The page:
Some people are conscientious about making appointments for regular checkups. For others, it’s easier to procrastinate until, suddenly, years have passed since a trip to the doctor. Since nobody wants to hear bad news, especially about their health, going regularly is important. Otherwise, the consequences of not seeing your doctor might be severe.
As part of your regular checkup process, your doctor will recommend health screenings.
What’s a Health Screening?
A screening is a test that looks for diseases, like heart disease, cancer and stroke, before you have symptoms. They can find diseases early, when they’re easier to treat. Some illnesses that doctors screen for are:
- Breast cancer and cervical cancer
- Colorectal cancer
- High blood pressure
- High cholesterol
- Prostate cancer
The tests you need depend on your gender, age, family history and whether you’re at risk (have risk factors) for certain diseases. Find out more about what screenings to get and when, for better health at every age.
General Screening Guidelines
The recipe for good health is the same at every age: Eat right, stay active and get regular checkups. Screenings area also part of the way to a healthier life. Stay informed at every age about the screenings you need to keep living your life. Here are some general screening guidelines:
Age 30 and younger: If you’re healthy, see your doctor every two to three years for a checkup. While you’re there, ask about disease prevention and how to stay healthy. People in this age range may benefit from getting certain vaccines, especially if they’re travelling internationally for work or pleasure. Women should discuss the benefits of regular cervical cancer screening.
Ages 30-40: In this decade, you should see your doctor every year. Common diseases, like diabetes, high blood pressure obesity, may not cause symptoms, but can often be detected by your doctor, and treated. When women turn 40, they should begin talking with their doctor about getting regular breast cancer screenings, or mammograms.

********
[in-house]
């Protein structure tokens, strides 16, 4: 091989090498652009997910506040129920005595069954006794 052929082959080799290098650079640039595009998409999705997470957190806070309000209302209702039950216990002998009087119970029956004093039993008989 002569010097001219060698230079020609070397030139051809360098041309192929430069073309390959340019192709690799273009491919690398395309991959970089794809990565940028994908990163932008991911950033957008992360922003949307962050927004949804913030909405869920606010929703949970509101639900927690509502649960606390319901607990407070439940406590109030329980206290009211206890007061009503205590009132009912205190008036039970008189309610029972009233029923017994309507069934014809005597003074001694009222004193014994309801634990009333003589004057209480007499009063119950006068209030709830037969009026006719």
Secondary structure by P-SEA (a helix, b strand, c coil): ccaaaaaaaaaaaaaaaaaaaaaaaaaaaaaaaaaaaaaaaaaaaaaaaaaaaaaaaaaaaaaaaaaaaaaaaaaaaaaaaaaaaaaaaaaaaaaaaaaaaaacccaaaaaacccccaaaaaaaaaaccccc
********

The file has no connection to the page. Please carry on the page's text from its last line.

Ages 50 and older: At this age, yearly physicals become much more important. Both women and men should have a colonoscopy to screen for colon cancer. Women aged 50 and over should talk with their doctor about the benefits of yearly mammograms. If you’re 65 and older you’re at higher risk for illness, and you’re more likely to be hospitalized for flu and pneumonia. Talk with your doctor about getting pneumococcal vaccines and regular influenza vaccines.
If you’re overweight, or you have a family history of certain diseases, ask whether you should get a checkup more frequently.
In-Depth Screening Guidelines by Age and Gender
Here are the screening guidelines recommended by the American Medical Association and other medical groups for men, women and children.
Need a Doctor? We Can Help
If you don’t have a doctor, please contact Healthcare Coordination. Our friendly specialists can help you find the right doctor for your needs. They can also help you:
- Make an appointment with one or more doctors over the phone or via Live Chat
- Share a list of accepted insurance
- Provide directions and parking information
- Share doctors’ office locations and hours
- Let you know which doctors are accepting new patients